EAST LANSING, MI - FEBRUARY  18:  Ethan Happ #22 of the Wisconsin Badgers handles the ball under pressure from Gavin Schilling #34 of the Michigan State Spartans in the first half at the Breslin Center on February 18, 2016 in East Lansing, Michigan. (Photo by Rey Del Rio/Getty Images)

Recent struggles show cracks in Badgers NCAA tourney hopes

As hot as the Wisconsin Badgers men’s basketball team was to end the Big Ten regular season, things are cooled off considerably at the worst possible time. Finishing the regular season with 11 wins in 13 games was certainly something to write home about.

However, one of those two losses came in the regular season finale at Purdue and with UW’s shocking one-and-done exit in the Big Ten tournament at the hands of Nebraksa, the Badgers are staring a two-game losing streak in the face.

There’s a school of thought that getting the clunkers out of the way before the NCAA tournament is helpful. No doubt there is something to be said for that, but there’s also a problem with that theory in practice for this version of the Badgers.

Having one clunker is one thing…getting worked in back-to-back games in two different fashions indicates something much more troublesome.

Not only are the Badgers struggling from the field as of late, shooting a combined 37.1 percent in the last two games, but they are also getting outworked on the other end of the court as well.

Purdue and Nebraska combined to shoot 54.2 percent from the field against Wisconsin. This from a defense that ranked seventh in Big Ten play, allowing teams to shoot just 43.5 percent from the field.

No stat may be scarier to UW’s NCAA tourney hopes than this one — Wisconsin lost the battle on the boards to Nebraska 38-35 and 36-26 at Purdue. That’s a -13 rebounding margin over the last two games for a team that can’t afford to be outworked on the boards.

Individually we’ve seen the dynamic junior duo of Nigel Hayes and Bronson Koenig fail to play in tandem. Against Purdue it was Hayes pouring in 30 points, while adding 10 (6 from the free throw line) in the loss to Nebraska in the Big Ten tournament. Koenig has just 19 combined points in the two games.

Sure, getting Ethan Happ and Vitto Brown going is helpful but those two can’t win games by themselves. Getting Hayes and Koenig to work in concert with each other will be key to any hopes of Wisconsin turning it around.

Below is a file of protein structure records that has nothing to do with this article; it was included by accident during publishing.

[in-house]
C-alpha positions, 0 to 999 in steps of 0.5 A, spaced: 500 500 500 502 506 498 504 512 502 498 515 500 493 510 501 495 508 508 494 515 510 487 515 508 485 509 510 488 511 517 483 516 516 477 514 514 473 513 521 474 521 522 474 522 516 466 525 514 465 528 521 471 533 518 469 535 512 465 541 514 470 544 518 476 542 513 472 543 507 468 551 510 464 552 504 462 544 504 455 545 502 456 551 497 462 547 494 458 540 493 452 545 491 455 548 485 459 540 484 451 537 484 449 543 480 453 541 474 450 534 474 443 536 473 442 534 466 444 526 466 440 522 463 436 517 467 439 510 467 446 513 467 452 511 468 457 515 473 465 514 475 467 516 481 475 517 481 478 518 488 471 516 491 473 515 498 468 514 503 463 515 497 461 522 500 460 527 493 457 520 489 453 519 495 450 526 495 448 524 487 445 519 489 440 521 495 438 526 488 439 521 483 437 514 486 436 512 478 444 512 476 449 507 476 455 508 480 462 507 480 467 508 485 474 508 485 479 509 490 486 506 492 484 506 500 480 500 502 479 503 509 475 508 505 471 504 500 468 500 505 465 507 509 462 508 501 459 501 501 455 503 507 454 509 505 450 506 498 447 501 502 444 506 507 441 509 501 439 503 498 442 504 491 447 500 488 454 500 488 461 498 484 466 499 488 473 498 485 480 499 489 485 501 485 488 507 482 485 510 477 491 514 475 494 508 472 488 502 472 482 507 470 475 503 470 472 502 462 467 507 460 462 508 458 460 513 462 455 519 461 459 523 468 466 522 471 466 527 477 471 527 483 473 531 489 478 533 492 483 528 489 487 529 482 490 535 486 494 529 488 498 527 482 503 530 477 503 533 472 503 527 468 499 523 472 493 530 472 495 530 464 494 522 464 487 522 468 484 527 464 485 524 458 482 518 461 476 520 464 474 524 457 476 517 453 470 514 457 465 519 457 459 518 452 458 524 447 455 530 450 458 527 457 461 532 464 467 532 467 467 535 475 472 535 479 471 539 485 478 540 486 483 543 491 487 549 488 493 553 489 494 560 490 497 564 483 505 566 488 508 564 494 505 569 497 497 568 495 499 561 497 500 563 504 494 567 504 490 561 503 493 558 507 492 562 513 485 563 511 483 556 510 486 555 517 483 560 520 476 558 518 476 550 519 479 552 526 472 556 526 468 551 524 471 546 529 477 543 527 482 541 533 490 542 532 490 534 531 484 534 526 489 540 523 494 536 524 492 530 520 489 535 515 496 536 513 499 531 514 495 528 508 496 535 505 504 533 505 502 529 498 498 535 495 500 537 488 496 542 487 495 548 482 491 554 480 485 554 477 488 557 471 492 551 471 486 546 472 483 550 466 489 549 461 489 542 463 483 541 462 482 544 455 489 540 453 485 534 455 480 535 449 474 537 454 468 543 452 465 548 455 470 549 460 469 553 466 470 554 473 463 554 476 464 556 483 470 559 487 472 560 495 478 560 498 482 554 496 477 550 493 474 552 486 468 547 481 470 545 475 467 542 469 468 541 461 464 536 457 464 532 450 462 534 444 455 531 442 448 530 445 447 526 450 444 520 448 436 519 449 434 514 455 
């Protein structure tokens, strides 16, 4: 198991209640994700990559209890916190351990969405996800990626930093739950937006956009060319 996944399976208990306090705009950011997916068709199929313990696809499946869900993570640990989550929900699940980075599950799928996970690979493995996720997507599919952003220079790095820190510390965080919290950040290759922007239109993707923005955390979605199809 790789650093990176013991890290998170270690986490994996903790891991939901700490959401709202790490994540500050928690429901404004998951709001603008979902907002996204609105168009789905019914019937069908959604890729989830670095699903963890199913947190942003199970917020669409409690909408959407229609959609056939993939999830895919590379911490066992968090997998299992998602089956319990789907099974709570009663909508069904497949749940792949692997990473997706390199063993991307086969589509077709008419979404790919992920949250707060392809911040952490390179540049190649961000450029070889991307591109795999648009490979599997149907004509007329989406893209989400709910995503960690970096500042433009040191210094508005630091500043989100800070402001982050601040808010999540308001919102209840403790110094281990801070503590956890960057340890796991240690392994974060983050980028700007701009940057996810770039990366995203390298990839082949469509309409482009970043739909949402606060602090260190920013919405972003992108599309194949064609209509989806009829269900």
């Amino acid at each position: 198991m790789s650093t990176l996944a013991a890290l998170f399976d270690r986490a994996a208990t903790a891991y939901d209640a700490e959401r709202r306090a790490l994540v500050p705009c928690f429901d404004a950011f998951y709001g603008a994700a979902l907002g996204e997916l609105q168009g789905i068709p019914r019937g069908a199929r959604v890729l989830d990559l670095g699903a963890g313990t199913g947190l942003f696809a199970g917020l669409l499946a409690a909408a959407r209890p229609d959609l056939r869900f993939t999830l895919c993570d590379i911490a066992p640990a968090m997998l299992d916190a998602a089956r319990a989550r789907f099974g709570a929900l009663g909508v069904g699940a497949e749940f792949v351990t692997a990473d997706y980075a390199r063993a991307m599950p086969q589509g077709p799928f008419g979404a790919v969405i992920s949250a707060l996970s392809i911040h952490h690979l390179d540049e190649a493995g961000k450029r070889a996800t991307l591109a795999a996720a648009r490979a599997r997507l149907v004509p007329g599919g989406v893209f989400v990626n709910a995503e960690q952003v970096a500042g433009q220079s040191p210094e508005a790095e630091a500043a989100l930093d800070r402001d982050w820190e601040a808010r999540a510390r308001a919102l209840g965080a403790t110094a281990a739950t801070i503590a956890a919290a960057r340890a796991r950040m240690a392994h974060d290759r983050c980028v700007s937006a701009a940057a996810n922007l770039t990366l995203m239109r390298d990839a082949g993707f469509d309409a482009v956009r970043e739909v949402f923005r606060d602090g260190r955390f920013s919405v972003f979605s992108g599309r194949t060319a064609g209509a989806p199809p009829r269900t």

Puzzling performances in the last two games have many fans, pundits and certainly the coaches and players searching for answers. Some have begun to suggest a team that is simply gassed, while others (joking and serious) believe the circus around, and timing of, Greg Gard getting the permanent head coaching job are to blame too.

The search for answers have clearly led to wild theories and suggestions, but there may be one simple answer to what is happening to UW as of late — youth.

Wisconsin is relying on three freshmen and a previously little-used sophomore to provide big time minutes off the bench. It worked initially as Gard took over, but it also appears production has begun to tail off as the wear and tear of the long B1G season catches up with them.

Take away Ethan Happ from the equation and things are ugly for the production from the four other key youthful members of Wisconsin’s rotation. Alex Illikainen hasn’t scored a single point since Wisconsin’s 69-60 win over Illinois, meaning he’s on a five-game scoreless drought.

Meanwhile, Charlie Thomas has added just 7 points in the past five games and Khalil Iverson has followed up 16 points over three games with a giant goose egg over the last two contests.

All three of them have been key bench scorers for the Badgers at different times during the final 13 games of UW’s regular season run. However, all three of those freshmen have looked gassed and lost in UW’s last two losses.

Getting them in form and being helpful pieces to the puzzle is nearly as big as seeing the starters find their stroke on both ends of the court.

While UW’s recent struggles have plenty of people scratching their heads, ultimately it will on the players to figure out what’s going on internally. If that group can’t figure it out, it may be an early out for the Badgers in the NCAA tournament.

Andrew Coppens

About Andrew Coppens

Andy is a member of the Football Writers Association of America (FWAA). He is the Managing Editor of MadTownBadger and associate editor of Bloguin's World Cup site, 32flags.com as well as Publisher of Big Ten site talking10.com